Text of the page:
The Collegian
Saturday, June 03, 2023

UR students complete the camino pilgrimage

<p>Photo courtesy of the&nbsp;UR Chaplaincy Facebook page.&nbsp;</p>

Photo courtesy of the UR Chaplaincy Facebook page. 

While walking through rustling leaves and surrounded by the sweet smell of eucalyptus, eight University of Richmond students ventured on a weeklong, multi-sensory expedition.

Trading the beach for the eucalyptus forest, the group spent their Spring Break hiking 70 miles of El Camino de Santiago, a famous pilgrimage route in Spain.

The students embarked on the trip as members of the Pilgrimage: El Camino, a UR chaplaincy sponsored program, not knowing what they would discover along the way.

The Rev. Craig Kocher, the university chaplain who helped lead the group of students, said the pilgrimage served as a metaphor for life, teaching people about both themselves and others.

A pilgrimage also integrates spirituality and physicality, making participants aware of their spiritual and physical wellness and the connections between them, Kocher said.

Although the physical challenges of walking an average of 15 miles per day in cold, rainy weather were daunting, Kocher said facing those obstacles as a team had made the experience even more rewarding.

Jack DeAngelis, junior, agreed that the taxing conditions helped the students grow closer with each other.

“When you hit mile 17, you’re really at your core,” DeAngelis said.  "Your superficialities kind of fall away.  It’s neat to see people for who they are.”

Another junior who went on the trip, Cory Schutter, said the pilgrimage had helped him realize the importance of community and connecting with others, especially in terms of spirituality.

“You start depending on other people, whether it’s for Band-Aid and blister things or for companionship and encouraging you as you walk,” Schutter said.

In addition to growing as a group, the students grew individually, too. Each night the group would have a student-led team reflection time based on a theme and a reading, Kocher said.

“I was deeply moved by the depth of those conversations,” Kocher said. “I think the students did not only a really fine job in leading those, but in sharing very thoughtfully and eloquently.”

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DeAngelis said he had enjoyed getting to step back from the stress of everyday life and spend time in reflection.

“I think it helped to center me in a couple ways and realign a couple of my focuses,” DeAngelis said.

Schutter said the purpose of completing the pilgrimage could differ depending on the person and whether the trip was centered on the destination or the journey.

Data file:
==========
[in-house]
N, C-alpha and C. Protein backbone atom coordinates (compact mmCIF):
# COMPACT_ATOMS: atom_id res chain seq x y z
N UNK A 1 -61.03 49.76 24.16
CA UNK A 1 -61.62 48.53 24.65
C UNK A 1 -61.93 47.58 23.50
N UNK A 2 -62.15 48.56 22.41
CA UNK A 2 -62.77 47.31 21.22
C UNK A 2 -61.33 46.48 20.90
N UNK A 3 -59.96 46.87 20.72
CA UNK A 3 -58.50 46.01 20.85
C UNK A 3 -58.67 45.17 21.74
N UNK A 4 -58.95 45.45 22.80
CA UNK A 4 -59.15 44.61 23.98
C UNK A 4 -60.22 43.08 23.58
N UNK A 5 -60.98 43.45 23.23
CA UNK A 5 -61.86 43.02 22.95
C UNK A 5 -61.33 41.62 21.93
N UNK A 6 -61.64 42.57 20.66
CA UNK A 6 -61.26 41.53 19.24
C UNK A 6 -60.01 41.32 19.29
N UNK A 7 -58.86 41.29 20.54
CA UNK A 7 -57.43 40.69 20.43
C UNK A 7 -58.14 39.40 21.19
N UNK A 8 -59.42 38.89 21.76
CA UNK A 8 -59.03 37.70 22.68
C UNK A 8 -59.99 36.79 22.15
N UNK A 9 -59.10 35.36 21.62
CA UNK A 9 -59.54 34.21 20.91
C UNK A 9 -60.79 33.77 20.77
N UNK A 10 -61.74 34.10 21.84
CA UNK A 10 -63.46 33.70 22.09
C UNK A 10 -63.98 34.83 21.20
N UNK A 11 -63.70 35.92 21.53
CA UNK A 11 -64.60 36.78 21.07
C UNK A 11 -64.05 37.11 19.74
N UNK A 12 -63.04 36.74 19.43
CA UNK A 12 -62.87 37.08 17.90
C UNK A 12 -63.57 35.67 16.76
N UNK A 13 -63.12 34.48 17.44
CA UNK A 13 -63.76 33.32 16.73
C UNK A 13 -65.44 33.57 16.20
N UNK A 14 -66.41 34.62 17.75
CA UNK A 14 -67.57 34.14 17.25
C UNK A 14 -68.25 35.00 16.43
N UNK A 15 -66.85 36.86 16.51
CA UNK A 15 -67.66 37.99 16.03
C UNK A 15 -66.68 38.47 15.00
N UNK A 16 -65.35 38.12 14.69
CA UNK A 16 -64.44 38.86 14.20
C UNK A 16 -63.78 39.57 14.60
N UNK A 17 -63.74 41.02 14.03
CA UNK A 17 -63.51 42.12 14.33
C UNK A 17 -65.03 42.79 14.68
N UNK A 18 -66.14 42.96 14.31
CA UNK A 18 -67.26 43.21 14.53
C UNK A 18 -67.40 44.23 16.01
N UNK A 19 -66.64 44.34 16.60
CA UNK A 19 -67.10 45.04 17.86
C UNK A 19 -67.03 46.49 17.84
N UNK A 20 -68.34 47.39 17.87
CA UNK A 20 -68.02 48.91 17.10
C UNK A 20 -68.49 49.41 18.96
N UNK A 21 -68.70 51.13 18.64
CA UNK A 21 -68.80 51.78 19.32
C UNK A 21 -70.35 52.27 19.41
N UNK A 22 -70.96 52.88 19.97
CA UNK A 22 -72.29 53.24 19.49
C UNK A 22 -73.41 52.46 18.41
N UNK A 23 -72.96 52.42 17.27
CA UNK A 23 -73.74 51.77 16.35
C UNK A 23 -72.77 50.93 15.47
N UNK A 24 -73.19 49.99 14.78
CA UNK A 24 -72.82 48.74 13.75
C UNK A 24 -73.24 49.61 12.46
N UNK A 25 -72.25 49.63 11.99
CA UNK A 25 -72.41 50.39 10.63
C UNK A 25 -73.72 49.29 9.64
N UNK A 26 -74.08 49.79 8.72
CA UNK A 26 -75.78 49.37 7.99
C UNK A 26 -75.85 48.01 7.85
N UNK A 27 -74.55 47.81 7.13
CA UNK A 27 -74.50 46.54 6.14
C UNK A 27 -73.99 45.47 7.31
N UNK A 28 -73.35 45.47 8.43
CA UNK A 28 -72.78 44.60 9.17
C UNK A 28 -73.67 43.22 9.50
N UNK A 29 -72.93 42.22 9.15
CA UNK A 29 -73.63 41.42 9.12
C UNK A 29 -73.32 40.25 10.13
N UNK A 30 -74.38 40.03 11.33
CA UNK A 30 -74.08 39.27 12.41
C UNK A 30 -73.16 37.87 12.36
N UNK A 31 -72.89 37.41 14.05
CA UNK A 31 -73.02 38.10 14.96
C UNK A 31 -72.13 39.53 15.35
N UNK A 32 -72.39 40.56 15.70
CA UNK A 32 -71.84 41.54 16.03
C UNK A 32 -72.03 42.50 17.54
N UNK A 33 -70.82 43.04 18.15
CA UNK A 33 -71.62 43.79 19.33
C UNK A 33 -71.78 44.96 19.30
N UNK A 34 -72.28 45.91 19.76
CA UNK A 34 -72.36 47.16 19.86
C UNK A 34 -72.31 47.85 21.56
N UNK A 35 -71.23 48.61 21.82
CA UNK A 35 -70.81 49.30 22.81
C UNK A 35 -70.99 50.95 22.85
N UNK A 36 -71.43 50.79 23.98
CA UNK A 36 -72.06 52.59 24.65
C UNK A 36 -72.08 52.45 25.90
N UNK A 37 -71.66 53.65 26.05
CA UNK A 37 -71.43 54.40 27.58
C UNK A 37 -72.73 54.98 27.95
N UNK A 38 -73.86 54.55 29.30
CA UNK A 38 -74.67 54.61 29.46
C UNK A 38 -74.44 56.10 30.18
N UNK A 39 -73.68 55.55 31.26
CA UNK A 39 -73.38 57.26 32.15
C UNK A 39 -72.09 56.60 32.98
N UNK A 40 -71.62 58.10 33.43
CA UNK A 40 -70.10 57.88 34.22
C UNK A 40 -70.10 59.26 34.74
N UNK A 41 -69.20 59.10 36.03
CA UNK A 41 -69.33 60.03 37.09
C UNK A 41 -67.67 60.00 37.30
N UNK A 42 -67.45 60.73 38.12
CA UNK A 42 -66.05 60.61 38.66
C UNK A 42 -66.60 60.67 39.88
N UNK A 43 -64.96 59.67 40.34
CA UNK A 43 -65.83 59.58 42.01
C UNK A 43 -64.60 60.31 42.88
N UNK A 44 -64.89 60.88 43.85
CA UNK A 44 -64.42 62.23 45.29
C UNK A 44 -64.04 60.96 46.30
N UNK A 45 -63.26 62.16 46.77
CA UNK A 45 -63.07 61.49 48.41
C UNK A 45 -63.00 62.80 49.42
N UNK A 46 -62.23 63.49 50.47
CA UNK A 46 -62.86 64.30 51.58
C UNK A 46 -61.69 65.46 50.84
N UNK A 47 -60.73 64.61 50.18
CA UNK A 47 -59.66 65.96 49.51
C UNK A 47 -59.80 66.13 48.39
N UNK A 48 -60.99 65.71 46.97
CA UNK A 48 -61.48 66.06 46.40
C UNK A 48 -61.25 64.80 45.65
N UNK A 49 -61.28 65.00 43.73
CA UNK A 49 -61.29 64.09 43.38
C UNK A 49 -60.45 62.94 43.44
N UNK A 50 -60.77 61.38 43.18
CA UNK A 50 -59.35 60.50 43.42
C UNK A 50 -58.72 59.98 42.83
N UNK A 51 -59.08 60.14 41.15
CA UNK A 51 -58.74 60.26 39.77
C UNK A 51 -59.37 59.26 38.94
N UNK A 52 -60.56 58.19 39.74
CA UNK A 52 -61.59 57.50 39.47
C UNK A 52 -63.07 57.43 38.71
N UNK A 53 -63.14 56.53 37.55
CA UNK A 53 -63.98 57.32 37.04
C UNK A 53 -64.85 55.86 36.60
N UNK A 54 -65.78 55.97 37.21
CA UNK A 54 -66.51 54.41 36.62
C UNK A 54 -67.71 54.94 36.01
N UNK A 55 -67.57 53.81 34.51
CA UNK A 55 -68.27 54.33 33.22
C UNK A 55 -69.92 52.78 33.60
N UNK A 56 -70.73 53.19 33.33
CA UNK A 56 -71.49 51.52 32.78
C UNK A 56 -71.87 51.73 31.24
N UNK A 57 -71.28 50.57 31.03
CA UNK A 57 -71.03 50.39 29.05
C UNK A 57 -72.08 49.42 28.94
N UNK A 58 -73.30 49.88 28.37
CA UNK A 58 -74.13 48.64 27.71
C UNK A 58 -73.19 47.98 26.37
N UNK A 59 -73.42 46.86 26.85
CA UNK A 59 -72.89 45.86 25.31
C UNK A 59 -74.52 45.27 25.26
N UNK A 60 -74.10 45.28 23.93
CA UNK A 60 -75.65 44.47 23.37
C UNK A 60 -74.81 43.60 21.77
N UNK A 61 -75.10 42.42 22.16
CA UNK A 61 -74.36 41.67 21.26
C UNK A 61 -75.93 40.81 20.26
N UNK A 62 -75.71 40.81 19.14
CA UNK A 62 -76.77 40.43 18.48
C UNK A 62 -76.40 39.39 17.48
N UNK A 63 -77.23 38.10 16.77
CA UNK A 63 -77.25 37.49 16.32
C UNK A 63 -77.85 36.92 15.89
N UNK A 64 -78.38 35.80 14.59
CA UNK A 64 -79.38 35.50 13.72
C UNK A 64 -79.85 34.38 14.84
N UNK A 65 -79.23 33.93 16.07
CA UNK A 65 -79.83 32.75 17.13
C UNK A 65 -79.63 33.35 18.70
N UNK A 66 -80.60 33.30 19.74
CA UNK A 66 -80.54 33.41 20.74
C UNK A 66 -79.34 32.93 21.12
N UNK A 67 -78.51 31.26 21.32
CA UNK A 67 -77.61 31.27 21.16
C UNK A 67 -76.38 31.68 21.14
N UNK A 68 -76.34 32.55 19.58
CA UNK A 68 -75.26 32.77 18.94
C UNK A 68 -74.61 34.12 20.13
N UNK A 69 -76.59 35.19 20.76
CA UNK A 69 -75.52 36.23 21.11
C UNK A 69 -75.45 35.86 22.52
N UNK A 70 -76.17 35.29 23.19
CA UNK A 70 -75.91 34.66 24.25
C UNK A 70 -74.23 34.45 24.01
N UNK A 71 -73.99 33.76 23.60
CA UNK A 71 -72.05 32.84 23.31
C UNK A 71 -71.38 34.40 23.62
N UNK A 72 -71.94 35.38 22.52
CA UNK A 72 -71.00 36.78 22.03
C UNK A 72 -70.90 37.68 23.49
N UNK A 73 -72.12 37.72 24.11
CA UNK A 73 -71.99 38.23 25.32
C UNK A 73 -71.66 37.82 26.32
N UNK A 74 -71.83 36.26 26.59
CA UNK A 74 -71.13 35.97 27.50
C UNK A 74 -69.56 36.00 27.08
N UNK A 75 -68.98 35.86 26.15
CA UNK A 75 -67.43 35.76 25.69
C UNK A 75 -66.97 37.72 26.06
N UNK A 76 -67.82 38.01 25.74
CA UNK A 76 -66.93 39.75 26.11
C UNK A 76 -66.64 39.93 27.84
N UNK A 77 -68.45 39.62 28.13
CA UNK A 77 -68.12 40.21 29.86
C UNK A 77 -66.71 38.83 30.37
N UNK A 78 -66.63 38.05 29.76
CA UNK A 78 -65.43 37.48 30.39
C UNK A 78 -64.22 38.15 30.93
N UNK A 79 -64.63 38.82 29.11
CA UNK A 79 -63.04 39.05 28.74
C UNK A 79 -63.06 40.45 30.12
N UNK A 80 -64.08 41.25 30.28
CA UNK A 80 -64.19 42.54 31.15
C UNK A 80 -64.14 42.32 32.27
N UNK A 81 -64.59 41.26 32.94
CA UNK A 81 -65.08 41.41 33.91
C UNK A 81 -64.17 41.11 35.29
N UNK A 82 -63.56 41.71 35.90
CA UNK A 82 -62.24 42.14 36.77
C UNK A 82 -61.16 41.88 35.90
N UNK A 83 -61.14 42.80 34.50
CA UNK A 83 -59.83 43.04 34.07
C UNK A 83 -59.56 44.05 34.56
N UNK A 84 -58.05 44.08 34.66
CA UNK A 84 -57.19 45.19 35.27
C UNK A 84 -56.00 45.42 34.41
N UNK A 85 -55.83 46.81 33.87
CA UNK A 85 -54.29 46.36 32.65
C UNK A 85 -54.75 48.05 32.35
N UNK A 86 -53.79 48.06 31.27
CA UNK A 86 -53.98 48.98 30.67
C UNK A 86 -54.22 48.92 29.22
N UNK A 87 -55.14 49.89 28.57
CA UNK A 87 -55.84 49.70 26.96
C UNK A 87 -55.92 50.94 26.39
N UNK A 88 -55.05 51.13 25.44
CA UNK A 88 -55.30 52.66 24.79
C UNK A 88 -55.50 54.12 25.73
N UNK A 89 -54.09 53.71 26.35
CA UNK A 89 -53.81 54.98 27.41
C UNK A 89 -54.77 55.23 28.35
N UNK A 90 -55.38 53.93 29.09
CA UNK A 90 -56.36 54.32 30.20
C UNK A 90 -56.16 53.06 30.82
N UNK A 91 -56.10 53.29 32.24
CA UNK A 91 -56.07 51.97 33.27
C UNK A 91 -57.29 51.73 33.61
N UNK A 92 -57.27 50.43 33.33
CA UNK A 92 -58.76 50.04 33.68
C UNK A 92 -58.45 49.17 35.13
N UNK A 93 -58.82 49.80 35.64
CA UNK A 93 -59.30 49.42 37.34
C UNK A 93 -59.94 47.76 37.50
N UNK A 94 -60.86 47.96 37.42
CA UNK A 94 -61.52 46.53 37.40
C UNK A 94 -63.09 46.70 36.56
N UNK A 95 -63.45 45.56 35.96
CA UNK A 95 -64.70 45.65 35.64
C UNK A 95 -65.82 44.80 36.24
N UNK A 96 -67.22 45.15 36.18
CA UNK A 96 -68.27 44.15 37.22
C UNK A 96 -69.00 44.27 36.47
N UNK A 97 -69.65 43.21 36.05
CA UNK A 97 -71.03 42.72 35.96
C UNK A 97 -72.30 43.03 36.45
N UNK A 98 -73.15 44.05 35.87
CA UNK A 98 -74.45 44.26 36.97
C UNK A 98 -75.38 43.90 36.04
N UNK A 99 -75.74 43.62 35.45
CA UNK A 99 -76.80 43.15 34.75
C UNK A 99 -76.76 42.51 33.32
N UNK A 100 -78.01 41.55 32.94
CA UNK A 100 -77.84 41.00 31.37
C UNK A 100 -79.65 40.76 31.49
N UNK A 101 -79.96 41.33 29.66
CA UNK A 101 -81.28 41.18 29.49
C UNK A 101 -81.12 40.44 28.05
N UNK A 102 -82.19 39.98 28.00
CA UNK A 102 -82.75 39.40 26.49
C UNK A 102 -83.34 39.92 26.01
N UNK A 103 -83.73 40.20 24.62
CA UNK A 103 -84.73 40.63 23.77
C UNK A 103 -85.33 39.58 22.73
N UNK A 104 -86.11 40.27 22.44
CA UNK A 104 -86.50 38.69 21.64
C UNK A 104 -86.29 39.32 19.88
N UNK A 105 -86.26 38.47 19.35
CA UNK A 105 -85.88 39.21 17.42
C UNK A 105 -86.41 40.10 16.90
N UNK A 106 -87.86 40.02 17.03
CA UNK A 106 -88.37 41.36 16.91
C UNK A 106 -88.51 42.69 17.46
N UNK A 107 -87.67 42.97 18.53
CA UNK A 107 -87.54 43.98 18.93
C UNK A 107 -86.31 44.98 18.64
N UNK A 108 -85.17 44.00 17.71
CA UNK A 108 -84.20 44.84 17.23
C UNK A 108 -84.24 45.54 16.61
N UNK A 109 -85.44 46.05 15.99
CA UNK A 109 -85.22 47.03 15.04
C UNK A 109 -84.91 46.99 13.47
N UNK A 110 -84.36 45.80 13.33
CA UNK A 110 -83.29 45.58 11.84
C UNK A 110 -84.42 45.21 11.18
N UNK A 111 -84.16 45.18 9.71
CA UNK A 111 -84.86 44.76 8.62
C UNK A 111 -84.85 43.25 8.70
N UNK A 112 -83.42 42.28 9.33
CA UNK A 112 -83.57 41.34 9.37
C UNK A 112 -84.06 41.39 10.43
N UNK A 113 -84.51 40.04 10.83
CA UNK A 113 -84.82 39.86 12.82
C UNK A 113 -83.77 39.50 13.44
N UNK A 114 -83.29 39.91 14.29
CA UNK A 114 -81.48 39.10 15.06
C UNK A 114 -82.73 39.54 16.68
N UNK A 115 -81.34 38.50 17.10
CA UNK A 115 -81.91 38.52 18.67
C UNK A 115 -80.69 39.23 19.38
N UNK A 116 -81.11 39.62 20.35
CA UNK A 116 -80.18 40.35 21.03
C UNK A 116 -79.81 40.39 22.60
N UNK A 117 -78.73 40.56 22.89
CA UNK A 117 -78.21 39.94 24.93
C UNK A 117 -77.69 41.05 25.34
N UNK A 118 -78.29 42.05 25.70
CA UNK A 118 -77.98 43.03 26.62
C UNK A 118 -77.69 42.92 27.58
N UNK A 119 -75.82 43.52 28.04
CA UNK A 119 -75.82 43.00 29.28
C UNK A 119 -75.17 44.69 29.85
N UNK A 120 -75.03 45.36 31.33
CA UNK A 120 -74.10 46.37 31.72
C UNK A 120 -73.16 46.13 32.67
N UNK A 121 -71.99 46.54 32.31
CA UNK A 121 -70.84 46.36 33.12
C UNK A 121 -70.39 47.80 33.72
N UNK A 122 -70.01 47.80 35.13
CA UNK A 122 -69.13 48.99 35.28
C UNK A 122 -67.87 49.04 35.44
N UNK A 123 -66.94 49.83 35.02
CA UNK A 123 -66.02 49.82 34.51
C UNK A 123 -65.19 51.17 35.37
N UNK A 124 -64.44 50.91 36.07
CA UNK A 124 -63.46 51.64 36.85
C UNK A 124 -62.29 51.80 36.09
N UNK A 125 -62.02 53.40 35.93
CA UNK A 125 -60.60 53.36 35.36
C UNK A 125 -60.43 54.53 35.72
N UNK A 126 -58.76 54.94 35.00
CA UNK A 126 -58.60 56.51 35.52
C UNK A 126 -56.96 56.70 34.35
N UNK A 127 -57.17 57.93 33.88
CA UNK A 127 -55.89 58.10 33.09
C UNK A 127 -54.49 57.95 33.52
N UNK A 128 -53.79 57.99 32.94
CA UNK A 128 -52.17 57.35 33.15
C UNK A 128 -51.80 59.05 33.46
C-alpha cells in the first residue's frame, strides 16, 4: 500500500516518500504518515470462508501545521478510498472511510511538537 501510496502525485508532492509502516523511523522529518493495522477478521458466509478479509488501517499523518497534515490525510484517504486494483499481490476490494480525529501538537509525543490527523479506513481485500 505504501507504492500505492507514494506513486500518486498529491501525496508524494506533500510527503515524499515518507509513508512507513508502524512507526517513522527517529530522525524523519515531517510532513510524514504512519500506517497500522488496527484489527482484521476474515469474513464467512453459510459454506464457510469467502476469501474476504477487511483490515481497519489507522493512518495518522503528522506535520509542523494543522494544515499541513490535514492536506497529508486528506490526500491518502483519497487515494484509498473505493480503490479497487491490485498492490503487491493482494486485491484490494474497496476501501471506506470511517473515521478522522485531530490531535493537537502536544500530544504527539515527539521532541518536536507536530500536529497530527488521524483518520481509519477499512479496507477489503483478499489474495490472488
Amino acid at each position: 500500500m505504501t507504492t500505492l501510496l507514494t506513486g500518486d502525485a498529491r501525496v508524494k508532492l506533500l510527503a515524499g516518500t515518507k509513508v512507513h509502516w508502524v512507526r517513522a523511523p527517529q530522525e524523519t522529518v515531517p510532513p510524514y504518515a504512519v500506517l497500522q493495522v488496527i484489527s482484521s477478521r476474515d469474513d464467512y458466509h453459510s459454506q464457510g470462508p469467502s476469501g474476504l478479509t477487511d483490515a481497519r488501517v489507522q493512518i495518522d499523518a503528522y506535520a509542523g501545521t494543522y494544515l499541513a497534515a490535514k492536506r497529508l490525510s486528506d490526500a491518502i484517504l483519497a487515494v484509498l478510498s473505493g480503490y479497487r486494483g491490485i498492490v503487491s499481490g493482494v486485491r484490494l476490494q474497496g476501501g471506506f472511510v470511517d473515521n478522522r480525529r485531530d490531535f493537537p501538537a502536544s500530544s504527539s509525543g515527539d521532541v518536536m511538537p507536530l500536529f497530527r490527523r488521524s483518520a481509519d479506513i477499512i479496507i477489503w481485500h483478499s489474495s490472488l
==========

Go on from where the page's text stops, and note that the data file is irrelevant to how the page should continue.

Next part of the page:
“In one aspect, you’re traveling there to meet history at that spot,” Schutter said. “But for other people, the journey might be more important for various reasons.”

The team’s 70-mile journey led to Santiago de Compostela Cathedral in A Coruña, Spain, where Saint James’ bones are buried, and culminated in a lunch with fellow pilgrims from around the world.

Schutter said the pilgrim lunch was one of his favorite memories from the trip because the team had been seated among mostly Spanish-speakers, yet they found a way to communicate and share the experience together.

To prepare them for the historical context of the trip, the students were required to attend a half-credit course, which met once a week and was designed to put the pilgrimage in perspective by teaching the history of the Spanish region and spiritual practices associated with pilgrimages, DeAngelis said.

The class was also an opportunity for the team members to bond and share their stories, Kocher added.

Appreciating the merit of both El Camino and each other’s pasts made reaching the final destination that much more rewarding, Kocher said.

“You have a sense of the history,” he said. “You’re now a part of a tradition that goes back a thousand years, and to have done that together with a group of people who really care about one another…I think was a very rewarding part of the trip.”

The chaplaincy offers two or three pilgrimage programs to different parts of the world each year, combining academic, spiritual, international and social interests, Kocher said. Students can start applying to the program in the fall.

Both DeAngelis and Schutter said they would recommend taking the trip in a heartbeat.

Contact lifestyle contributor Erika Echternach at 

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